This article is a historical overview of an infectious disease which killed millions in Western Europe and England. The author analyzes how the plague in the 14th century has been viewed over the years and how it impacted on social change in families and society.

UNIT 3. The Dying Process

12. The Hispanic Way of Dying: Three Families, Three Perspectives, Three Cultures, Neris Diaz-Cabello, Illness, Crisis and Loss, vol. 12, no. 3, July 2004

This article discusses the role of the family, the significance of ritual, the spiritual implications of faith and loss, and the religious presence during the dying process and thereafter.

13. Placing Religion and Spirituality in End-of-Life Care, Timothy P. Daaleman and Larry VandeCreek, Journal of the American Medical Association, November 15, 2000

The authors distinguish between religion and spirituality and discuss how hospice care considers the spiritual and religious dimensions of the dying patient.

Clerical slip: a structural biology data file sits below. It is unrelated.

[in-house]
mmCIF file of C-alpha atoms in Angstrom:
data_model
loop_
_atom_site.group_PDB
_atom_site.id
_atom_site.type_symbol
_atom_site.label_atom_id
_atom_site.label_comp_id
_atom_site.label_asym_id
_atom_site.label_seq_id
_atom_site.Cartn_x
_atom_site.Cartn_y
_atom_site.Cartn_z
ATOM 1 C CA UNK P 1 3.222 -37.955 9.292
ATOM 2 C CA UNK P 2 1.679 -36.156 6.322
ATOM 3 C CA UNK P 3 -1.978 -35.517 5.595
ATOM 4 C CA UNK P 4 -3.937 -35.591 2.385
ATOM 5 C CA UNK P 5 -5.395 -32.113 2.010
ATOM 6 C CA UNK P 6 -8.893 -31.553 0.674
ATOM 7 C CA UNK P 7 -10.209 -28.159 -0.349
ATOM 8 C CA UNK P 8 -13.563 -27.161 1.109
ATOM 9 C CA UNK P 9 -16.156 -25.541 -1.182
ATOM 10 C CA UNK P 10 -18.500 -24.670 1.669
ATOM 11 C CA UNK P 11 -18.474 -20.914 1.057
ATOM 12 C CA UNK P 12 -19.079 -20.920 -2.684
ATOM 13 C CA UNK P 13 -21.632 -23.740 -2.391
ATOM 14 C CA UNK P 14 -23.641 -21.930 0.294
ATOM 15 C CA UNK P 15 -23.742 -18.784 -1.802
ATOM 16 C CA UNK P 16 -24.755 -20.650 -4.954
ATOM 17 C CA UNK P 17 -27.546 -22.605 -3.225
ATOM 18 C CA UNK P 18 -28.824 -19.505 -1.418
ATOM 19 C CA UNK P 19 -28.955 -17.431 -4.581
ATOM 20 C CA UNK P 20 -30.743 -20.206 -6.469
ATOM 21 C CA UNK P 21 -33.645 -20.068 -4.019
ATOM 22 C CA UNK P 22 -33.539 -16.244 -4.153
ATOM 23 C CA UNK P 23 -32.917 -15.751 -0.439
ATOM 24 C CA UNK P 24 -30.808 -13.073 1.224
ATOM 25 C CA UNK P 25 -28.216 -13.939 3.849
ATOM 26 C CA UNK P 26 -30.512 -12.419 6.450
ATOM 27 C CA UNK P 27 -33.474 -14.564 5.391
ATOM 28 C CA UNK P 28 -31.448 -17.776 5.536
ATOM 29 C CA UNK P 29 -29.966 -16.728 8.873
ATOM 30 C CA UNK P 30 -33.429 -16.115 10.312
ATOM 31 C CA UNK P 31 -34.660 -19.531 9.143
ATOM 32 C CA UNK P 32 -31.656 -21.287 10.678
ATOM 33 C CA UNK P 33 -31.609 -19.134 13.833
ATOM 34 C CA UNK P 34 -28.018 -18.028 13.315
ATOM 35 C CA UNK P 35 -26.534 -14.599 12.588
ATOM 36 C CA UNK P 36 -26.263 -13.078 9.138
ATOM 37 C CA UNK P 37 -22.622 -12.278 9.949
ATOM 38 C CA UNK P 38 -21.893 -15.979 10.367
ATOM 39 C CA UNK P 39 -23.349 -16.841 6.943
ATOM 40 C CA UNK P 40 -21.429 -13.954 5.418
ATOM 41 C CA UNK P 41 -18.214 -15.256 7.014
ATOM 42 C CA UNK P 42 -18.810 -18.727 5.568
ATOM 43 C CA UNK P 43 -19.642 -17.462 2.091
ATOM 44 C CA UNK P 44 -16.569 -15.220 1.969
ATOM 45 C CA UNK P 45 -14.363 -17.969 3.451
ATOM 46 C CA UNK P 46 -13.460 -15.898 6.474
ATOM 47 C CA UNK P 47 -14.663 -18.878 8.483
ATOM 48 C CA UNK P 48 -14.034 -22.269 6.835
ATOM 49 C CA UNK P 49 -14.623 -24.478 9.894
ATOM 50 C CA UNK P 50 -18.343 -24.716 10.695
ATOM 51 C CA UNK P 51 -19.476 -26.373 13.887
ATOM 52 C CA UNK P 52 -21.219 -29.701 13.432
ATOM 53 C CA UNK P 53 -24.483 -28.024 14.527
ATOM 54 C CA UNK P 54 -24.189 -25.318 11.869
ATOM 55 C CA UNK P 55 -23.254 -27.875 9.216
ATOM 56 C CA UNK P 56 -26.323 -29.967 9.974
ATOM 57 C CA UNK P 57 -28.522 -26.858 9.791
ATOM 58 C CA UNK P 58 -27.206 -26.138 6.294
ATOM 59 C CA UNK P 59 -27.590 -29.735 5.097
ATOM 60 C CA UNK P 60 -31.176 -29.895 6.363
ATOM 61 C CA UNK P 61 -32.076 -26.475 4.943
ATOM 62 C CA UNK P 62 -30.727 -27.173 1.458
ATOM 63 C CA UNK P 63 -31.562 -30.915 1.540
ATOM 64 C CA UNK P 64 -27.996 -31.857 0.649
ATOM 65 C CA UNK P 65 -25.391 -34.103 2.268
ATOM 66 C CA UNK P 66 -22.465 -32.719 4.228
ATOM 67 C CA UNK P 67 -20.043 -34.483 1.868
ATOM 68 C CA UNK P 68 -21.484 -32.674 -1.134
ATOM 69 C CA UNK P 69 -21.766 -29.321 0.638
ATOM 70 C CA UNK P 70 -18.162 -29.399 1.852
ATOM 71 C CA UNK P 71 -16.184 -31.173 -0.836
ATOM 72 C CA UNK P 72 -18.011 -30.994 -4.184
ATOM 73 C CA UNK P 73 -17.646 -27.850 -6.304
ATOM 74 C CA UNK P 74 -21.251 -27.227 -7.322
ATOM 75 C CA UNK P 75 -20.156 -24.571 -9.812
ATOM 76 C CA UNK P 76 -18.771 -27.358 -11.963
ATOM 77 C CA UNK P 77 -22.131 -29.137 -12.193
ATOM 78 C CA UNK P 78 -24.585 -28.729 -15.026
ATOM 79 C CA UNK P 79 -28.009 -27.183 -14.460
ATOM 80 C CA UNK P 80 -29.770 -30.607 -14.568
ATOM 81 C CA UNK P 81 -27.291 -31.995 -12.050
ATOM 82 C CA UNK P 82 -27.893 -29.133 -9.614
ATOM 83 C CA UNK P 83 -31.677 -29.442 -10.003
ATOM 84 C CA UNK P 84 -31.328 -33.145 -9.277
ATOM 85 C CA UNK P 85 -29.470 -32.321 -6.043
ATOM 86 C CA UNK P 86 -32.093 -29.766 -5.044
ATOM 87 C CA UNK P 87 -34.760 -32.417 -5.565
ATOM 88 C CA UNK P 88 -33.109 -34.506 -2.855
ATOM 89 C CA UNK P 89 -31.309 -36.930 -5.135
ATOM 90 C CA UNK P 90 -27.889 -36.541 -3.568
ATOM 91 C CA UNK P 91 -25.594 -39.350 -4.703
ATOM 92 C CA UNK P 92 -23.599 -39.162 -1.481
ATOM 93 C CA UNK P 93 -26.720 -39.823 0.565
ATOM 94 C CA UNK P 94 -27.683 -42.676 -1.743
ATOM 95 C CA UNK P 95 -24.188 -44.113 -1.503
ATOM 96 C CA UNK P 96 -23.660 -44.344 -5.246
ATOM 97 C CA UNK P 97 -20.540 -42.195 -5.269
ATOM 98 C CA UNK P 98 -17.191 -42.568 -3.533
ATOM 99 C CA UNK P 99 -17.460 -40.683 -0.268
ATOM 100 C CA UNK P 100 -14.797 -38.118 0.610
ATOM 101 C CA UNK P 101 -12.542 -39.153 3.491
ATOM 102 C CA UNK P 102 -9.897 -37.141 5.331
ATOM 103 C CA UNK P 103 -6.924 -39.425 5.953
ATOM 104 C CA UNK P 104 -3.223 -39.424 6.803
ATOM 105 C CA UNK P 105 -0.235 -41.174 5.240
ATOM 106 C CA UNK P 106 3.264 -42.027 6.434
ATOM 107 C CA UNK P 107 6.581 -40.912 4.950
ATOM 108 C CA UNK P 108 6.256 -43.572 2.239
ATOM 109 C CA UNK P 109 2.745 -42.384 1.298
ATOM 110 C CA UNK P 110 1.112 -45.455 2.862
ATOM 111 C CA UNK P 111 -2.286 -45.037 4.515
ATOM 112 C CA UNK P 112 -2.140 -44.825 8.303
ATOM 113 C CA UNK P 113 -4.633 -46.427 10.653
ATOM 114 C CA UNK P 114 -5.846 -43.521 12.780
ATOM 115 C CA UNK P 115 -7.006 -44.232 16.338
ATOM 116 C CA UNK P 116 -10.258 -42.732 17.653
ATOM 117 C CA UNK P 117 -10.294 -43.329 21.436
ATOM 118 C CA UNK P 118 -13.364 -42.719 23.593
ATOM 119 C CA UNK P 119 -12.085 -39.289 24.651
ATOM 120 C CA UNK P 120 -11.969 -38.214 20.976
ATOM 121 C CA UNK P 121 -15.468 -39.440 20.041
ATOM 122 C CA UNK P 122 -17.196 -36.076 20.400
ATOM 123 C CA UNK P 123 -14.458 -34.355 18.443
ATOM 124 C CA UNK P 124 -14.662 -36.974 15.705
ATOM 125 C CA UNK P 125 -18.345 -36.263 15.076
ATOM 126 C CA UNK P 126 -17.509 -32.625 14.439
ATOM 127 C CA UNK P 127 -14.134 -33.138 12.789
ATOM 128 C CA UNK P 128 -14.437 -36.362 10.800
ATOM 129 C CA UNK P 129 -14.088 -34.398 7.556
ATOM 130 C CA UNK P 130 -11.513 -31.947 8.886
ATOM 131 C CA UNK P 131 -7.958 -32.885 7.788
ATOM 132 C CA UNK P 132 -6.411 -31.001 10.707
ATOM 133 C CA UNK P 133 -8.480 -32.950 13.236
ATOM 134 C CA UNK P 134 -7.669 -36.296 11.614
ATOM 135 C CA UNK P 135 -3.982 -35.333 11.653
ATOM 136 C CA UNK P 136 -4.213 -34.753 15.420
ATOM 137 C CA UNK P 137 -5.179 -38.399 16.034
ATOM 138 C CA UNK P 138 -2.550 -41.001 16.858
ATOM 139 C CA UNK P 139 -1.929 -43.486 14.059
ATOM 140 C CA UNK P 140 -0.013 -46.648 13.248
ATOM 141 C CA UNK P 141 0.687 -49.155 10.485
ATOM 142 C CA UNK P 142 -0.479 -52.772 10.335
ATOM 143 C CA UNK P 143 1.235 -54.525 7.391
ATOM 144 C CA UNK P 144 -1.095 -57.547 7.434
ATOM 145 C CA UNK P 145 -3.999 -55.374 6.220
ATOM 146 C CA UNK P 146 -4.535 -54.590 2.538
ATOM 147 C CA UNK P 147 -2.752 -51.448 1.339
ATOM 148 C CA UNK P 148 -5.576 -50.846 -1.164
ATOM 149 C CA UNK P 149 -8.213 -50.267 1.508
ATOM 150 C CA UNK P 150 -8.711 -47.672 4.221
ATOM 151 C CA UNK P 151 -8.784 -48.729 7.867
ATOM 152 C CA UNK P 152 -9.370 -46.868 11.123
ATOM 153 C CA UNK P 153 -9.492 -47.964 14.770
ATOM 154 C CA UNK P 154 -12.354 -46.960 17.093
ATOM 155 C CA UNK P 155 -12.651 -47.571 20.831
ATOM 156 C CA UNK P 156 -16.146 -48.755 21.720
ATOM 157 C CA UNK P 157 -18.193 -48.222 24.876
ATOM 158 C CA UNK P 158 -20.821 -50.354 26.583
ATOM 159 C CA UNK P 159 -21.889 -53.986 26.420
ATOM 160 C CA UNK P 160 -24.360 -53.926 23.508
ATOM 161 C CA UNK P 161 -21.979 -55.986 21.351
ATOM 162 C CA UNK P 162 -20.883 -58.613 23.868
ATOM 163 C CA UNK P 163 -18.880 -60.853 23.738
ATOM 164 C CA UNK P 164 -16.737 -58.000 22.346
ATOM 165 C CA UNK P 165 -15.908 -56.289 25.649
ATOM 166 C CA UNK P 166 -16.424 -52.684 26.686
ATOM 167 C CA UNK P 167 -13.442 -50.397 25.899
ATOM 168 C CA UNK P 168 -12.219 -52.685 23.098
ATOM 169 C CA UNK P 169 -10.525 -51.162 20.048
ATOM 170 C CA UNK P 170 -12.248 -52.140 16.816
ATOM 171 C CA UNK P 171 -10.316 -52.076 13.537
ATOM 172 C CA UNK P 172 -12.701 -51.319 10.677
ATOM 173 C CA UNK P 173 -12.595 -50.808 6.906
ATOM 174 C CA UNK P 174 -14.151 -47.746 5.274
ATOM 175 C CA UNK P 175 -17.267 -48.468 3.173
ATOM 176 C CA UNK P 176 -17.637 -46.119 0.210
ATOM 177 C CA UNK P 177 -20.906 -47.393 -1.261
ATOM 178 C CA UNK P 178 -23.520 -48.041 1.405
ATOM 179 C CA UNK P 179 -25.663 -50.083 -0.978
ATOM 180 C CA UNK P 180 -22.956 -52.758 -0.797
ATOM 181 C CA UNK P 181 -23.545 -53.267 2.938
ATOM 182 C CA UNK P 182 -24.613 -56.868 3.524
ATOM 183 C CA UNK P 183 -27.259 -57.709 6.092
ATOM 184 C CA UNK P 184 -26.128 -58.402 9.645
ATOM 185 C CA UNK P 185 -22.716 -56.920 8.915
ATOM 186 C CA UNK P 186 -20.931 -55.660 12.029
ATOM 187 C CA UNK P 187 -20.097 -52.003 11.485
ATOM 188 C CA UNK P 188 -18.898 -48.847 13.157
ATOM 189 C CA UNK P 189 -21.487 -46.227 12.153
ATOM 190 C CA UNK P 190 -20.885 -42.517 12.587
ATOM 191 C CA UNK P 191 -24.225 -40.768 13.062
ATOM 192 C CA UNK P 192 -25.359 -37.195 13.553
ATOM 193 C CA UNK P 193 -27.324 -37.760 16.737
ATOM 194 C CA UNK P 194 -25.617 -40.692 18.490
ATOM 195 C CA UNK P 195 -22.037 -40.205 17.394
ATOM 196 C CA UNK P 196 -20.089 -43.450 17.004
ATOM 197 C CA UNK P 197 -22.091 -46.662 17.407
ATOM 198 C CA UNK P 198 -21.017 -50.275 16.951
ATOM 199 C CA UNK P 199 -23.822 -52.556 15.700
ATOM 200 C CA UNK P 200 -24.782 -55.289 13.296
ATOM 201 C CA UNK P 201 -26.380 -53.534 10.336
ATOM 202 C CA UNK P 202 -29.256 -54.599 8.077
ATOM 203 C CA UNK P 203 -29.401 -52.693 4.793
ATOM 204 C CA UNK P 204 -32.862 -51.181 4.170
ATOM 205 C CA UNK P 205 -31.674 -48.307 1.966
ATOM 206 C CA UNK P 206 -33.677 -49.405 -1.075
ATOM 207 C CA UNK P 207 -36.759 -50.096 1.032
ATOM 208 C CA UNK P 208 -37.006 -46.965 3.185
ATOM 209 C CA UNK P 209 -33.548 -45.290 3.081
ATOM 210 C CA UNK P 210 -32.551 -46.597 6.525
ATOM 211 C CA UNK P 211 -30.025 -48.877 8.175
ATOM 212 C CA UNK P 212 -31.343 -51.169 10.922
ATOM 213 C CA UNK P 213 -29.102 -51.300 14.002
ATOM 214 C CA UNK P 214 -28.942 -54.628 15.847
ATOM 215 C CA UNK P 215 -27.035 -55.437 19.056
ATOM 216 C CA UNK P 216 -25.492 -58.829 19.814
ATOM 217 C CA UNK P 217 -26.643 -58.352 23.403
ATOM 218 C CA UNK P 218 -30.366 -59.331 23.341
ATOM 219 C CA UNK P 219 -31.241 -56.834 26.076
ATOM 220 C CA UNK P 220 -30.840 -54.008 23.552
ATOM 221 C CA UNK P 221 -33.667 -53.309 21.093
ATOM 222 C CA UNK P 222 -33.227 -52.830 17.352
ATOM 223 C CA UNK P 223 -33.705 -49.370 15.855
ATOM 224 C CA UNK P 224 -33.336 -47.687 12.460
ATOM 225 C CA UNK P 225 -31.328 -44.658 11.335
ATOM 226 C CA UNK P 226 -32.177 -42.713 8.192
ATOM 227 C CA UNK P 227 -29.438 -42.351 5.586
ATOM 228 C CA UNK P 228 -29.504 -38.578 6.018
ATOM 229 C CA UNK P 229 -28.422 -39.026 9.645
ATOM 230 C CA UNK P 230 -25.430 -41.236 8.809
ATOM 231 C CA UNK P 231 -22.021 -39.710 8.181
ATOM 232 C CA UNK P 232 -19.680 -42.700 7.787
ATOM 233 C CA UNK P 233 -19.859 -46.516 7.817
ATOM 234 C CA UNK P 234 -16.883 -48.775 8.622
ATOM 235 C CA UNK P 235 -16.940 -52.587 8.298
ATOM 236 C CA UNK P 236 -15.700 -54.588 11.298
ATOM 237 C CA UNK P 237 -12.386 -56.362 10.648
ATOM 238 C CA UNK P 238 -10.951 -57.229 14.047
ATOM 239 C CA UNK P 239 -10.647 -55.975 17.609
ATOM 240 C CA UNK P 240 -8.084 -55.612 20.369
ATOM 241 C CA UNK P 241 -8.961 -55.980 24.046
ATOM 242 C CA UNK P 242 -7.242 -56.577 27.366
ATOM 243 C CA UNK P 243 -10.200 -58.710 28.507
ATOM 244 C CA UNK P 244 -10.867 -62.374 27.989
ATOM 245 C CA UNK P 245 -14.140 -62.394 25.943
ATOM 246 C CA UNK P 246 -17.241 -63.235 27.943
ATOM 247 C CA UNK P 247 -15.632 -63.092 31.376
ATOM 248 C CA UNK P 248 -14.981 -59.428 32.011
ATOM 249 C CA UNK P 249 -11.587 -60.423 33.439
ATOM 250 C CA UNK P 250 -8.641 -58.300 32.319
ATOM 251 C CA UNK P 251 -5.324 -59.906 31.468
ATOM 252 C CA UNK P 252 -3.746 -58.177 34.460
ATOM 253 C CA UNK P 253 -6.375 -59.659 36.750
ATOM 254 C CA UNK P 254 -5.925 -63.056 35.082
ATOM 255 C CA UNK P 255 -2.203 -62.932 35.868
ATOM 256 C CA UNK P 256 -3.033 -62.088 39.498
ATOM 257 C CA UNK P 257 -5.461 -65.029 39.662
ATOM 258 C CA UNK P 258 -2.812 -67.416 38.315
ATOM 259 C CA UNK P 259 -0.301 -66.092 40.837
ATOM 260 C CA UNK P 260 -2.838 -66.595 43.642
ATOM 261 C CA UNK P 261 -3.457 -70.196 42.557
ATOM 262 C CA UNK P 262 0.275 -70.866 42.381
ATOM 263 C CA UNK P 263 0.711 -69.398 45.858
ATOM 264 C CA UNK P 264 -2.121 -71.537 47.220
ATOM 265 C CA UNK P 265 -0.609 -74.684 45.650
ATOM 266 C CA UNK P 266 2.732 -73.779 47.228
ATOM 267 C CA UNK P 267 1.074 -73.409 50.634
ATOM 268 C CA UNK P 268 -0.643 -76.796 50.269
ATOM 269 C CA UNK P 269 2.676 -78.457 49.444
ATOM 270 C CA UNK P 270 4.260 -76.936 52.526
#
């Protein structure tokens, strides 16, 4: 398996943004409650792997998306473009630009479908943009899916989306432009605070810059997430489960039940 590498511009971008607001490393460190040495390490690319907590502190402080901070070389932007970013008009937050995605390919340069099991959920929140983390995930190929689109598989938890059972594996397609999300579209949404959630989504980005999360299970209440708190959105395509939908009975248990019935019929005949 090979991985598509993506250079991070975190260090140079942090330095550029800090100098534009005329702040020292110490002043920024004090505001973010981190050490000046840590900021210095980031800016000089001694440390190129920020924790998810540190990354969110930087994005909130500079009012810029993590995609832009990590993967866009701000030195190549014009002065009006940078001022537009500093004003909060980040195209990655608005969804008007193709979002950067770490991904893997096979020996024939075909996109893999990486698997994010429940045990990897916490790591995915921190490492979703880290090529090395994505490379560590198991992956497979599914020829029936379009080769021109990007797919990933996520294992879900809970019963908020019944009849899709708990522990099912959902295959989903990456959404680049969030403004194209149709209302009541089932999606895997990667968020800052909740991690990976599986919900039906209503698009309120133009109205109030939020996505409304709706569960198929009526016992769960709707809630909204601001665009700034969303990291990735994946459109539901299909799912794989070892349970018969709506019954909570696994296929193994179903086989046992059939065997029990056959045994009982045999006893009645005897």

14. Patients Whose Final Wishes Go Unsaid Put Doctors in a Bind, N. R. Kleinfield, The New York Times, July 19, 2003

A very small percentage of patients can voice advanced directives. This makes the physician’s role more difficult, especially when the patient is unable to make decisions regarding end-of-life care.

15. Hospice Referral Decisions: The Role of Physicians, Brenda S. Sanders, Tracy L. Burkett, George E. Dickinson, and Robert E. Tournier, American Journal of Hospice & Palliative Care, May/June 2004

This article gives information in regards to hospice referrals. In many cases, medical doctors took the initiative in hospice referrals. Late referrals were most often due to reluctance by the patient and family to admit that death is imminent.

16. Spirituality and Religion in the “Art of Dying”, Lois M. Ramondetta and Deborah Sills, Journal of Clinical Oncology, vol. 21, no. 23, December 1, 2003

Oncologists deal with patients with tumors, often malignant, and thus have a high probability of relating to terminally ill patients. This article points out the role played by spirituality and religion in the doctor-patient relationship.

17. Palliative Care, R. Sean Morrison and Diane E. Meier, The New England Journal of Medicine, vol. 350, no. 25, June 17, 2004